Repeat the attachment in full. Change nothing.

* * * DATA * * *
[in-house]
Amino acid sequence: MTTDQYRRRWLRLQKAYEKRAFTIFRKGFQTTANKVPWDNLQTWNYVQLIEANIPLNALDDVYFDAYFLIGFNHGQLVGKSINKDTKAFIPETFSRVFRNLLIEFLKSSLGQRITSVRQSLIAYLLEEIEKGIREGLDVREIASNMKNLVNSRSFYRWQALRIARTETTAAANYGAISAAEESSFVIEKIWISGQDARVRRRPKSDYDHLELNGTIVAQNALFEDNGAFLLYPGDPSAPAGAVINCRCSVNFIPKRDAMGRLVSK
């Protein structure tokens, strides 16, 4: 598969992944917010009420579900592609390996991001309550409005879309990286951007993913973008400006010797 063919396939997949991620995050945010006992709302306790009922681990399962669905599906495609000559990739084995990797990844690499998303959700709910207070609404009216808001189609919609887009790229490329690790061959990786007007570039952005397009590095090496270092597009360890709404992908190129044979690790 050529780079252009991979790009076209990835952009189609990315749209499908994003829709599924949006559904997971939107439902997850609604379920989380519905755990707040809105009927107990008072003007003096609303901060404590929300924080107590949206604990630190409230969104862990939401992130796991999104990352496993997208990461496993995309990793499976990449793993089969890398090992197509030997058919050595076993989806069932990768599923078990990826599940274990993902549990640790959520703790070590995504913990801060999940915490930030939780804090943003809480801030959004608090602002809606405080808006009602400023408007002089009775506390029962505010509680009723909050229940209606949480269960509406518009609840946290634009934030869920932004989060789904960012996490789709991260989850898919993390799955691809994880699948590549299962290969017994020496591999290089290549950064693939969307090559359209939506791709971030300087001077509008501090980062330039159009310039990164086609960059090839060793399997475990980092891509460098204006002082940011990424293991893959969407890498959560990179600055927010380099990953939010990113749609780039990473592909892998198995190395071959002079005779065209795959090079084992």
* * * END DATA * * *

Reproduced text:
[in-house]
Amino acid sequence: MTTDQYRRRWLRLQKAYEKRAFTIFRKGFQTTANKVPWDNLQTWNYVQLIEANIPLNALDDVYFDAYFLIGFNHGQLVGKSINKDTKAFIPETFSRVFRNLLIEFLKSSLGQRITSVRQSLIAYLLEEIEKGIREGLDVREIASNMKNLVNSRSFYRWQALRIARTETTAAANYGAISAAEESSFVIEKIWISGQDARVRRRPKSDYDHLELNGTIVAQNALFEDNGAFLLYPGDPSAPAGAVINCRCSVNFIPKRDAMGRLVSK
């Protein structure tokens, strides 16, 4: 598969992944917010009420579900592609390996991001309550409005879309990286951007993913973008400006010797 063919396939997949991620995050945010006992709302306790009922681990399962669905599906495609000559990739084995990797990844690499998303959700709910207070609404009216808001189609919609887009790229490329690790061959990786007007570039952005397009590095090496270092597009360890709404992908190129044979690790 050529780079252009991979790009076209990835952009189609990315749209499908994003829709599924949006559904997971939107439902997850609604379920989380519905755990707040809105009927107990008072003007003096609303901060404590929300924080107590949206604990630190409230969104862990939401992130796991999104990352496993997208990461496993995309990793499976990449793993089969890398090992197509030997058919050595076993989806069932990768599923078990990826599940274990993902549990640790959520703790070590995504913990801060999940915490930030939780804090943003809480801030959004608090602002809606405080808006009602400023408007002089009775506390029962505010509680009723909050229940209606949480269960509406518009609840946290634009934030869920932004989060789904960012996490789709991260989850898919993390799955691809994880699948590549299962290969017994020496591999290089290549950064693939969307090559359209939506791709971030300087001077509008501090980062330039159009310039990164086609960059090839060793399997475990980092891509460098204006002082940011990424293991893959969407890498959560990179600055927010380099990953939010990113749609780039990473592909892998198995190395071959002079005779065209795959090079084992």